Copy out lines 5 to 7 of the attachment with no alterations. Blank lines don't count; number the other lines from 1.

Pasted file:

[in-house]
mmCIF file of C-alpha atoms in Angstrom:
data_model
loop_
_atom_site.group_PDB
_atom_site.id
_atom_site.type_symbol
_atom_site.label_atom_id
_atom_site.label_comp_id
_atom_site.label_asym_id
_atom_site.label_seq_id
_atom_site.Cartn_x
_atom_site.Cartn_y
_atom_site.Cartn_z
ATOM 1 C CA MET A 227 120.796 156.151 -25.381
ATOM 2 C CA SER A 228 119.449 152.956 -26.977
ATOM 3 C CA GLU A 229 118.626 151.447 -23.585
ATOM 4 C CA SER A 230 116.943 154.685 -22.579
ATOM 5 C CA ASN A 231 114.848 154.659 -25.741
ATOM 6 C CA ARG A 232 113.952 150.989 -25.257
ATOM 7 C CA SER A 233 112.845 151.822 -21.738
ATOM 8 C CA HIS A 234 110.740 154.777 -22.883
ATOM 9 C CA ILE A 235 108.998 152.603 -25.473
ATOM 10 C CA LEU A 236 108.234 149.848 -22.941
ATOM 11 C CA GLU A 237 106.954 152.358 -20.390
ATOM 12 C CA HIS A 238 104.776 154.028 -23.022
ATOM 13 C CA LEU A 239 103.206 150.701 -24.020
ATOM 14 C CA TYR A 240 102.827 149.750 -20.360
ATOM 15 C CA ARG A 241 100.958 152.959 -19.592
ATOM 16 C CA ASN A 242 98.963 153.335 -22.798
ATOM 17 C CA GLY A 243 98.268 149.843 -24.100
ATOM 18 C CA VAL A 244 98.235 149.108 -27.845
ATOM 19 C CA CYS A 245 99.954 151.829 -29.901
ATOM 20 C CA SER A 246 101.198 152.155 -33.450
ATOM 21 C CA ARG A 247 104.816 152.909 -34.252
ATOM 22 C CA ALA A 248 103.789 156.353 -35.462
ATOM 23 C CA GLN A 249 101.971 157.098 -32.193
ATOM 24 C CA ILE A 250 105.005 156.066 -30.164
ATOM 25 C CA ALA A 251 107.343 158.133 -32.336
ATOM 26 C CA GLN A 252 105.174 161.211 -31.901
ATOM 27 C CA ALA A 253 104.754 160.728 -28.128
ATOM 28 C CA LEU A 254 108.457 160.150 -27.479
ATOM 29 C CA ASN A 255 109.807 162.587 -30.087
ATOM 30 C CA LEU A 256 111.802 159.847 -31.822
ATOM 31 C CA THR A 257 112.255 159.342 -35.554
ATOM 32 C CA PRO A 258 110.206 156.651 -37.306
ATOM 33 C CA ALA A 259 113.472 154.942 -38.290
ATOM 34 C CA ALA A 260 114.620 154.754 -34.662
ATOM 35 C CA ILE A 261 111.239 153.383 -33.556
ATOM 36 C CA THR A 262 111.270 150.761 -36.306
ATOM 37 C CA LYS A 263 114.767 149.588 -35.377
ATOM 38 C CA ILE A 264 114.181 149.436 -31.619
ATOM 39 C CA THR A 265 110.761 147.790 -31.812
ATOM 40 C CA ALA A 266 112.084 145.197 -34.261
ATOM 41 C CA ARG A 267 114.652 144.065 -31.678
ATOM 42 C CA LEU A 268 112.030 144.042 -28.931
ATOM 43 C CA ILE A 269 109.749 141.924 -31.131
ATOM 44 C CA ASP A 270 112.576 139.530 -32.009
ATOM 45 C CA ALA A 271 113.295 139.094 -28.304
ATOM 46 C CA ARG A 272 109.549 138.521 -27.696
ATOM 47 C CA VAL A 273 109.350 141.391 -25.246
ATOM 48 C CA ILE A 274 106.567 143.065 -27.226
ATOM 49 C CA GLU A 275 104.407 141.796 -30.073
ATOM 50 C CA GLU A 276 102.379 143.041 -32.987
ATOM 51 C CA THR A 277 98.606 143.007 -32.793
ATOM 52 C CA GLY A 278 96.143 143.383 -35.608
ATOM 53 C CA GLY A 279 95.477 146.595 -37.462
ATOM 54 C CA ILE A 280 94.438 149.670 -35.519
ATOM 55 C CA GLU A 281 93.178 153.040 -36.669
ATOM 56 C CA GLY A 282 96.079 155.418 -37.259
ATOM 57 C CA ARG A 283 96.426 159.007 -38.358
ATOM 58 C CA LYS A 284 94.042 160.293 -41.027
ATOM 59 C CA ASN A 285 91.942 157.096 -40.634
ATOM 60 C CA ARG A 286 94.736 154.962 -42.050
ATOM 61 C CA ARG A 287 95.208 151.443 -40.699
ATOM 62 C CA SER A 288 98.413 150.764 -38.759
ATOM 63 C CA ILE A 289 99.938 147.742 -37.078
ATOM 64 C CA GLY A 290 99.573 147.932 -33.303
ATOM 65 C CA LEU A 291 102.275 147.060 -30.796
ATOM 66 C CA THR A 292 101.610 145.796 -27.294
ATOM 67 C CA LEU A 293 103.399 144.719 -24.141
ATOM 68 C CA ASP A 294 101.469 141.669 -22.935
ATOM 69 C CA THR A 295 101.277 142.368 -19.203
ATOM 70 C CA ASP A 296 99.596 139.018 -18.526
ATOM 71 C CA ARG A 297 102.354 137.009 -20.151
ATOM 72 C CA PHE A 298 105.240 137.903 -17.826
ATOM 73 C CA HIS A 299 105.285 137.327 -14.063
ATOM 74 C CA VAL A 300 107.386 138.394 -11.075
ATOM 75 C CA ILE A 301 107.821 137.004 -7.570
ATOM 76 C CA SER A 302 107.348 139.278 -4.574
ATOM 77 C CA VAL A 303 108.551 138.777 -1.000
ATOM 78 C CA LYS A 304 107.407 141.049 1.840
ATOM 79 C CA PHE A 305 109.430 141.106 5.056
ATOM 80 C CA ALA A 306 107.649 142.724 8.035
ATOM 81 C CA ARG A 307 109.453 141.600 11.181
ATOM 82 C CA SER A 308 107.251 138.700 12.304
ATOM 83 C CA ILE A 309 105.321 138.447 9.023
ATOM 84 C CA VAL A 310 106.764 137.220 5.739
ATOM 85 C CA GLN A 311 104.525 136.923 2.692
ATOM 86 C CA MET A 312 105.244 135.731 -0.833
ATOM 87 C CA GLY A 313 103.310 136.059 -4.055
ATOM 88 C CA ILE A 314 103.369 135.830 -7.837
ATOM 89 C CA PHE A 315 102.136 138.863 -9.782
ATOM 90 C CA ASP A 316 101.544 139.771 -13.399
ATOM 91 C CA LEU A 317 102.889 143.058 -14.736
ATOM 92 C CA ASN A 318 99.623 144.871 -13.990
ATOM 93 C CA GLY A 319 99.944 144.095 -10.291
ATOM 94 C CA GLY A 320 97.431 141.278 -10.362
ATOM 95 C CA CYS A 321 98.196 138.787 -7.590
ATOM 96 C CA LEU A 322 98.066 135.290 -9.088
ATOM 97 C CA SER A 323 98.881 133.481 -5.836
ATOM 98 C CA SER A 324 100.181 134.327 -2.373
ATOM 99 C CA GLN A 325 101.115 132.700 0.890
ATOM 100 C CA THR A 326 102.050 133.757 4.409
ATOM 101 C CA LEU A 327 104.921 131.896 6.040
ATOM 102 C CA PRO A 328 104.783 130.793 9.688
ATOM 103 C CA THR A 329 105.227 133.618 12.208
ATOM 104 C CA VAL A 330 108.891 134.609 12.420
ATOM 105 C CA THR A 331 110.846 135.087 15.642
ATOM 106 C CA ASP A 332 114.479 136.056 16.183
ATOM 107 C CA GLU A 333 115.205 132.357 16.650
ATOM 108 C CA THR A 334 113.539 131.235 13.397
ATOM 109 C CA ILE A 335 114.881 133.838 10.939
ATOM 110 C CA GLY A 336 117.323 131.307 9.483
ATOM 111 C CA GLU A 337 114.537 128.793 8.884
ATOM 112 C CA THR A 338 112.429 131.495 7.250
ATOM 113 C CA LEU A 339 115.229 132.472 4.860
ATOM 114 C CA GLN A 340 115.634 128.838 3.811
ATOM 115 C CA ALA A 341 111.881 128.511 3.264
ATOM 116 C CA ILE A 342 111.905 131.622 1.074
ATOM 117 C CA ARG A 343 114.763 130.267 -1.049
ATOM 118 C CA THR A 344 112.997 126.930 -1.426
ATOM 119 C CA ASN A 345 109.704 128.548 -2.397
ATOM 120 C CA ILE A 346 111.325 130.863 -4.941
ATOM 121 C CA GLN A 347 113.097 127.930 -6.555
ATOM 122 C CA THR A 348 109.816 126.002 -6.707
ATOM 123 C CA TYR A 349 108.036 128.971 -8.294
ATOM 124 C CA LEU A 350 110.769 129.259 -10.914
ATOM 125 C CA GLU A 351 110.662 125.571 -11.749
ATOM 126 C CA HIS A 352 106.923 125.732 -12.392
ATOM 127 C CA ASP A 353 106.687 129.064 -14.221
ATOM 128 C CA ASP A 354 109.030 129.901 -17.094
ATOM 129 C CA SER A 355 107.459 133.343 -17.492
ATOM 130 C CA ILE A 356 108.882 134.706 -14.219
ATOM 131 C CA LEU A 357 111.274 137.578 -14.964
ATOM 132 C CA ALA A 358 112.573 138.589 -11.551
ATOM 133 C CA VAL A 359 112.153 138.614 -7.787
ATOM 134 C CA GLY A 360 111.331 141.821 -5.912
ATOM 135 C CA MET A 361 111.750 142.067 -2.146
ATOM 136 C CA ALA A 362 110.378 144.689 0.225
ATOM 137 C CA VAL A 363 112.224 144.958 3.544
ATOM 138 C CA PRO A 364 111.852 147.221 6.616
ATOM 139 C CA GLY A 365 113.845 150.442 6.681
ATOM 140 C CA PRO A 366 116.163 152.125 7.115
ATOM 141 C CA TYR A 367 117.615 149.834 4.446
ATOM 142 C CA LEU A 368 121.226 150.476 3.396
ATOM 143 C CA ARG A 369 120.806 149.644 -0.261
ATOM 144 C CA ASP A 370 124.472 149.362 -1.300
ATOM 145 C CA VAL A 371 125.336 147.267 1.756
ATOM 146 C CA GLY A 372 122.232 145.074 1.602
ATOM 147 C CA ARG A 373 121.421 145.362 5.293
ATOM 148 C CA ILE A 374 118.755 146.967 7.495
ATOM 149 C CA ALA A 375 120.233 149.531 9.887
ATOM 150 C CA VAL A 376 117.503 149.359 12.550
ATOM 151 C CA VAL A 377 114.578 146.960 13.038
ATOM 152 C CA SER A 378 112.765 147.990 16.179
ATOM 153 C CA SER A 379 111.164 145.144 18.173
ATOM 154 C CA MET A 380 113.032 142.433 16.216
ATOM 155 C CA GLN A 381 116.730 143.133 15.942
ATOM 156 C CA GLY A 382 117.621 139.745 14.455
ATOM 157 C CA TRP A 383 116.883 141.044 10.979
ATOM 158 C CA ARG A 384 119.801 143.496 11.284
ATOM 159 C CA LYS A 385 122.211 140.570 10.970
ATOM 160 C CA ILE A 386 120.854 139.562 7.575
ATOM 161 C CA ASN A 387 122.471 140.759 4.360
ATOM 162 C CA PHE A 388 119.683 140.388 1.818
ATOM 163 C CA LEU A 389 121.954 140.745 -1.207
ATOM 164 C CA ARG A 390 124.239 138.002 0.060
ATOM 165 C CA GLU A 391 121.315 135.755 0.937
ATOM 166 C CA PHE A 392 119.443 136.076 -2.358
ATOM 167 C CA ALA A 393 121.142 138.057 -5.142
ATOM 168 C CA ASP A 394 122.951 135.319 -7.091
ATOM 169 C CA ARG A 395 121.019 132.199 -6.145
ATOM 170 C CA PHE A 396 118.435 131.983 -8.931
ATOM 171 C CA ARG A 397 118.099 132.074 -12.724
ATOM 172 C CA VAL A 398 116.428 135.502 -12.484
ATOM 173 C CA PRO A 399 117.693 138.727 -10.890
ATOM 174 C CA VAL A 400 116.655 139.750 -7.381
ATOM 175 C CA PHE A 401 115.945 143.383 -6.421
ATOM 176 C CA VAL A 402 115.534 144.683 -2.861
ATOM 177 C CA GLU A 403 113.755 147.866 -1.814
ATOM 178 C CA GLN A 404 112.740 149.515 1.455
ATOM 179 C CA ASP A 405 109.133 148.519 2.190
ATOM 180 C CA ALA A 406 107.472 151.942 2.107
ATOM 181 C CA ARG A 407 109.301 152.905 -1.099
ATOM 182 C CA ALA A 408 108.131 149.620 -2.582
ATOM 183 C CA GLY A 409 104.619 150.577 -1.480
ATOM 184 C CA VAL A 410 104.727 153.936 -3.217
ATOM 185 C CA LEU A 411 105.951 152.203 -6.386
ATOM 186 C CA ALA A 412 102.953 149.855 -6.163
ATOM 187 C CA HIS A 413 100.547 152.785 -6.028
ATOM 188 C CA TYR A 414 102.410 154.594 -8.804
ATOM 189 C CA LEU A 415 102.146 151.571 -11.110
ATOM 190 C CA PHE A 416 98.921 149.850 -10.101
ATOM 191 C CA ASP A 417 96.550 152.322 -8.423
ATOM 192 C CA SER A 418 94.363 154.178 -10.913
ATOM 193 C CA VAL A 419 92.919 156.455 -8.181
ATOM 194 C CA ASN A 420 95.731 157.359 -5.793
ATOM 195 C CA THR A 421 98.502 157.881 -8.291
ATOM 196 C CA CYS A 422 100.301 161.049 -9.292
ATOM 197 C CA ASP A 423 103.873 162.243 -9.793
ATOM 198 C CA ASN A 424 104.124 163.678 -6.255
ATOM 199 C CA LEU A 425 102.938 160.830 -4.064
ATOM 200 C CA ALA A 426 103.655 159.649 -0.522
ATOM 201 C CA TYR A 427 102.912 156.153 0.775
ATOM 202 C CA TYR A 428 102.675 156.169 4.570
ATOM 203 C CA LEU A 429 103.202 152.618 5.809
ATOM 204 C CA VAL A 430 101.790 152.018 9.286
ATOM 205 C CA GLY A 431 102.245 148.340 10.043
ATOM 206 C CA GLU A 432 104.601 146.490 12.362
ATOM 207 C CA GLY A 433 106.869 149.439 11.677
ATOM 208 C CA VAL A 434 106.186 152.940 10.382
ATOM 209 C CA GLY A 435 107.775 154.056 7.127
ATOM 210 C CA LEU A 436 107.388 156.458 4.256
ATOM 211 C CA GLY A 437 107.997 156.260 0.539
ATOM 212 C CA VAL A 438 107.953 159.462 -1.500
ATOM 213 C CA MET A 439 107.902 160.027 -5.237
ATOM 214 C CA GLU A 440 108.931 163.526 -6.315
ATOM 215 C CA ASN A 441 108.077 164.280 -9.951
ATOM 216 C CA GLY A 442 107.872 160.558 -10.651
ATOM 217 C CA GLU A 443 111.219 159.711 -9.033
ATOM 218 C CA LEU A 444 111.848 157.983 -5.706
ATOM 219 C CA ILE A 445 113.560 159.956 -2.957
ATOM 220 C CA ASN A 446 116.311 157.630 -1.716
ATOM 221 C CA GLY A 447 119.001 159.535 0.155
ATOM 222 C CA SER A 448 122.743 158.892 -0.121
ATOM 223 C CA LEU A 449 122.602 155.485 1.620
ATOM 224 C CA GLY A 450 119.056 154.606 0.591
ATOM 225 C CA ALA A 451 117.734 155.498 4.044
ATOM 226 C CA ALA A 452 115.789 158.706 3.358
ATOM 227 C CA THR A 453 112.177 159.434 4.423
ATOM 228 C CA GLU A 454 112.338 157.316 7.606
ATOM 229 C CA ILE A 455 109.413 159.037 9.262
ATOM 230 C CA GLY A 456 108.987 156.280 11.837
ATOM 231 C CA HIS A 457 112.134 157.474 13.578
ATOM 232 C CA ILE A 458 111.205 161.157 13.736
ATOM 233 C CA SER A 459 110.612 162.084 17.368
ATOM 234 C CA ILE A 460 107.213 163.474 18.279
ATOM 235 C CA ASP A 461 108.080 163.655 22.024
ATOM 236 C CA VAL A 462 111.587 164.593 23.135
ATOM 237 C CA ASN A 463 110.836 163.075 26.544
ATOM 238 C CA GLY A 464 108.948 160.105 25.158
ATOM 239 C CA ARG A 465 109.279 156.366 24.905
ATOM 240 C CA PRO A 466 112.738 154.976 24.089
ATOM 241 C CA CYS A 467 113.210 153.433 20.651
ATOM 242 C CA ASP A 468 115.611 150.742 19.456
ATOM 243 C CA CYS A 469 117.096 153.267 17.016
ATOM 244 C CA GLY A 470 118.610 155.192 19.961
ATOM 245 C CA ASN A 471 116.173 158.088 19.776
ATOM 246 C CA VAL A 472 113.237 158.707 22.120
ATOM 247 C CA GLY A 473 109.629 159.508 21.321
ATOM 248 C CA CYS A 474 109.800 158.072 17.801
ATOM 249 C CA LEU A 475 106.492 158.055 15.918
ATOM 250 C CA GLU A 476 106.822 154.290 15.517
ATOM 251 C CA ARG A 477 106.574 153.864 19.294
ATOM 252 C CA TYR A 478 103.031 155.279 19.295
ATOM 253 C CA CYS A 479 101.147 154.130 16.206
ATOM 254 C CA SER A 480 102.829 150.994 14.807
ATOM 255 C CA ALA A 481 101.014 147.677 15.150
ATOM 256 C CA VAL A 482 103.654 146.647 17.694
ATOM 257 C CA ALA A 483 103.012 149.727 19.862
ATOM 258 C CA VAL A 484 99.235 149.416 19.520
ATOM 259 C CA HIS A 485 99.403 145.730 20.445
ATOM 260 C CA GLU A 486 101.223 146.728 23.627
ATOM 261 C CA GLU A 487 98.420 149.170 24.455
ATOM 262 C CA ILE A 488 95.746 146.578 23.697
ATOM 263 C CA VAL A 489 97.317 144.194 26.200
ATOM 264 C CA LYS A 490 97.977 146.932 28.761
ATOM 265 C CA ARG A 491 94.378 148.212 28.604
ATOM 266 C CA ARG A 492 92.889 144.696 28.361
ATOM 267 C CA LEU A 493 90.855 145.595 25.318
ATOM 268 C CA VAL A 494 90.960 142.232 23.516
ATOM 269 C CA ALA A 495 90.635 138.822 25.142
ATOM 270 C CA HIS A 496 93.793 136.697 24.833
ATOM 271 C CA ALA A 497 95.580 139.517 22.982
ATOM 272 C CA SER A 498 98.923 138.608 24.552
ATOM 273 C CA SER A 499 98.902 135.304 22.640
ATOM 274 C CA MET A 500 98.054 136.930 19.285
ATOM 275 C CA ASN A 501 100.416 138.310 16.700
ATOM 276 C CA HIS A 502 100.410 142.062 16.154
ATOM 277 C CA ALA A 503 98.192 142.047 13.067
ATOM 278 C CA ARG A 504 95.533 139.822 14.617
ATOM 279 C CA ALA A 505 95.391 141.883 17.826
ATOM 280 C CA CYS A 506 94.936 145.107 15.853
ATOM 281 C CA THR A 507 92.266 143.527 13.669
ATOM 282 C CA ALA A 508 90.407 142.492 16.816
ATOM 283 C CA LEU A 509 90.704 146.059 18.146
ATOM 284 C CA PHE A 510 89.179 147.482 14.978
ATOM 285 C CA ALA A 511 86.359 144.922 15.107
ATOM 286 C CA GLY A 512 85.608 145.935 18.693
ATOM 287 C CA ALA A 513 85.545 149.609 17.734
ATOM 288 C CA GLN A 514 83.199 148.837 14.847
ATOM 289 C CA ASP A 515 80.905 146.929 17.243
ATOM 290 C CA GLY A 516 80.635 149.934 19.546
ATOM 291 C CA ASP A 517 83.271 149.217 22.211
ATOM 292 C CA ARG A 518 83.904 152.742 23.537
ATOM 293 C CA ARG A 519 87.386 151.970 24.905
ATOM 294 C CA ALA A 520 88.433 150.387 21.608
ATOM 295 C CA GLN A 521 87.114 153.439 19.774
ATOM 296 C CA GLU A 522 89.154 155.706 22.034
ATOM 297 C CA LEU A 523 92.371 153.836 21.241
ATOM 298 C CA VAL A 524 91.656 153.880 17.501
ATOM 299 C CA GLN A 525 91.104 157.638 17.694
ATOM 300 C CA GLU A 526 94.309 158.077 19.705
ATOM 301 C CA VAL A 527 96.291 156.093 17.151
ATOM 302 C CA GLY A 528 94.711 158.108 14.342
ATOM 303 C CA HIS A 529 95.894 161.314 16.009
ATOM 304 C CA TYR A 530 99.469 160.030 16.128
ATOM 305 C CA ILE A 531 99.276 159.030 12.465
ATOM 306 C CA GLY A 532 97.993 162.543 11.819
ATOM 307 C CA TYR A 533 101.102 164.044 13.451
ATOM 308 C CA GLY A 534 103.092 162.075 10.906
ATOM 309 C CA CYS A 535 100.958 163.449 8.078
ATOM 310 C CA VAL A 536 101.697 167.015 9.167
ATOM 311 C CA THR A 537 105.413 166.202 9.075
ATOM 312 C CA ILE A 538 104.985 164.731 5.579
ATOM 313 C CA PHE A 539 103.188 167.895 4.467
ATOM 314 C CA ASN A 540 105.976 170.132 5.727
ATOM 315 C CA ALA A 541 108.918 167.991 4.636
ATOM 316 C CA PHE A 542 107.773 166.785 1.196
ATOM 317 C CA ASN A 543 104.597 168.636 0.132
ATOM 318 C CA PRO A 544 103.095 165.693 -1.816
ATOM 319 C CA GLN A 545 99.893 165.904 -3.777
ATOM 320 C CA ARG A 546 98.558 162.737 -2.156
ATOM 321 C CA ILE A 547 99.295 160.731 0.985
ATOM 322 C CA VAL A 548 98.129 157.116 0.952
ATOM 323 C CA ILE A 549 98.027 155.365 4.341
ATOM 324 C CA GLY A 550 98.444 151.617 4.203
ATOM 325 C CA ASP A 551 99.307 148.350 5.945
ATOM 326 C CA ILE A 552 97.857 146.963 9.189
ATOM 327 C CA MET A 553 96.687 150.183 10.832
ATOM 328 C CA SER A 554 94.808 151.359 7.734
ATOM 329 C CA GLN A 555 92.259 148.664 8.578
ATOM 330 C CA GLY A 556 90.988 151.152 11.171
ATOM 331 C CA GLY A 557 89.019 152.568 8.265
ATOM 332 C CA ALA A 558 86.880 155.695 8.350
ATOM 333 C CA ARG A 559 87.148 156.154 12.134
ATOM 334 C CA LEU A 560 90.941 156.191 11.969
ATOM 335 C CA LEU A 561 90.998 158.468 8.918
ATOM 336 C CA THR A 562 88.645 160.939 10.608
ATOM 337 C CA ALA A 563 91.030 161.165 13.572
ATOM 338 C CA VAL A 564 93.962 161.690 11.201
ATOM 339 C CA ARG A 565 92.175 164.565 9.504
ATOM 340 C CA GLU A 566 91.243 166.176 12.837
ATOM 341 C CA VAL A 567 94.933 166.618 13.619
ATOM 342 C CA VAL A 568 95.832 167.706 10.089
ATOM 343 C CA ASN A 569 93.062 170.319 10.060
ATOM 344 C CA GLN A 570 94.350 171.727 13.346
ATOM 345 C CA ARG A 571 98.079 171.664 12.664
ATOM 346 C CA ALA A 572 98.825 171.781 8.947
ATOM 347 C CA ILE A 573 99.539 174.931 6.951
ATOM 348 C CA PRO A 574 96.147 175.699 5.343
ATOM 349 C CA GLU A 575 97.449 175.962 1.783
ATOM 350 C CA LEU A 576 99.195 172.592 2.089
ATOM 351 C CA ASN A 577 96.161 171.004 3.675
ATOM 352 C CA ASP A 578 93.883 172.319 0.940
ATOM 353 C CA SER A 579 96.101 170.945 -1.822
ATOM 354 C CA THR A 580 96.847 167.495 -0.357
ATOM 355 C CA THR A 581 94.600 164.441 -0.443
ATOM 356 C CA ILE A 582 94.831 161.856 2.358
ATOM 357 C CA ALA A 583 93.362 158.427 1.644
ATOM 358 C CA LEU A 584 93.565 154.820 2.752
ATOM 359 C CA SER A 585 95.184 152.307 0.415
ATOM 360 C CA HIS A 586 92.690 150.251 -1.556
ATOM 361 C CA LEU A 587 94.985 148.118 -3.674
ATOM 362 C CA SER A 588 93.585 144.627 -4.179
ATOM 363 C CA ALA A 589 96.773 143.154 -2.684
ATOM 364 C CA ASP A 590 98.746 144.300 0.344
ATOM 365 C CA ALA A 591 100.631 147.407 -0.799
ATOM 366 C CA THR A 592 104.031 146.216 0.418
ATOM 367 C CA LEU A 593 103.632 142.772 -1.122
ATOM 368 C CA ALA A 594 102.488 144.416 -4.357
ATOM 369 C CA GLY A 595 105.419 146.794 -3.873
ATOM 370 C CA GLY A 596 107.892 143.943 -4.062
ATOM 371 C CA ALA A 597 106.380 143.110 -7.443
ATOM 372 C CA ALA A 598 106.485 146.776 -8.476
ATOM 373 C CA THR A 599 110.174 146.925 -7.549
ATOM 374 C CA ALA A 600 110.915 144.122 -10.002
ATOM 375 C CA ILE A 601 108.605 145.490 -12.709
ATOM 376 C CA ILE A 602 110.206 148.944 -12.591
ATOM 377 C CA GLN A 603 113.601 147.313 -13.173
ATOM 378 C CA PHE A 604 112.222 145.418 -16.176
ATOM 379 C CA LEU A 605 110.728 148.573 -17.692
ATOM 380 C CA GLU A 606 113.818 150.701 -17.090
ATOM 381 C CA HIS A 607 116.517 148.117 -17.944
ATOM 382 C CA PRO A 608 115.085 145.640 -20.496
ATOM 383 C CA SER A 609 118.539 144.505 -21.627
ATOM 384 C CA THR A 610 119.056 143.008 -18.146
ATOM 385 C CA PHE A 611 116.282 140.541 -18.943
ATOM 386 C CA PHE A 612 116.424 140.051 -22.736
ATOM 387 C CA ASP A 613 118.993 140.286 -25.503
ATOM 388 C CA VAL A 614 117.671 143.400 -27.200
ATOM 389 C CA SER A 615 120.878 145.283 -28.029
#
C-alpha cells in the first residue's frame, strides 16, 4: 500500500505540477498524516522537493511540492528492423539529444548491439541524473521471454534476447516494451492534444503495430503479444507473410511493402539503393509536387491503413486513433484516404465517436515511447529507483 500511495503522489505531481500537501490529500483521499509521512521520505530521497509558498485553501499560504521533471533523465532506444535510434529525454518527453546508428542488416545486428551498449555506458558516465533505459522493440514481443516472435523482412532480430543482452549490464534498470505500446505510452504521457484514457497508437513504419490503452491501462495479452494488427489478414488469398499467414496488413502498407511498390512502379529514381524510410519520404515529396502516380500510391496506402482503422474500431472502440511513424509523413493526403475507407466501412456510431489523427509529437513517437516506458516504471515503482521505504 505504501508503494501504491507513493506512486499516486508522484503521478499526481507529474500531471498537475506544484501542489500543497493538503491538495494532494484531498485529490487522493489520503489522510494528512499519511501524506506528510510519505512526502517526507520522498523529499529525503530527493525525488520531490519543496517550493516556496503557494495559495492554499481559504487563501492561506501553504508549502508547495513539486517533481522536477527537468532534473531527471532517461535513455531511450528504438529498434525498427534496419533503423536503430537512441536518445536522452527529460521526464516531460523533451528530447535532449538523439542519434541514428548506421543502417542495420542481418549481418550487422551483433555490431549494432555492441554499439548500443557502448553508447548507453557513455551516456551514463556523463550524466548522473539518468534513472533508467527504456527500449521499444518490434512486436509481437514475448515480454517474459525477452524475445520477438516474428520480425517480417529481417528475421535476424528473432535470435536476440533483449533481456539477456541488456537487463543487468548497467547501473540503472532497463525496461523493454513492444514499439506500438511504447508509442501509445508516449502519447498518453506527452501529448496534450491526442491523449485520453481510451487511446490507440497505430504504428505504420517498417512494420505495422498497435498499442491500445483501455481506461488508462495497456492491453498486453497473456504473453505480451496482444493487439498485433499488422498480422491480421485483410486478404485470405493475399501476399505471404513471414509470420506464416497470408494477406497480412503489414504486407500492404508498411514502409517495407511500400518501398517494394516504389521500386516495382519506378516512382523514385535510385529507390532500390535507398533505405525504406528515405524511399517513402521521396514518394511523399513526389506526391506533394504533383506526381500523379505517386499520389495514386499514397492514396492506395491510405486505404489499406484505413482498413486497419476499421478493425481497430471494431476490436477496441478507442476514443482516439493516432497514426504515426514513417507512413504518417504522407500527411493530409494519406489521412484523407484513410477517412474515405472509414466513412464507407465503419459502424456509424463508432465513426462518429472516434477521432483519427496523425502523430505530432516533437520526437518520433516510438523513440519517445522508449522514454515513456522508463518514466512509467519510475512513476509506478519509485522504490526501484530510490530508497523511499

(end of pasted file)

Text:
_atom_site.group_PDB
_atom_site.id
_atom_site.type_symbol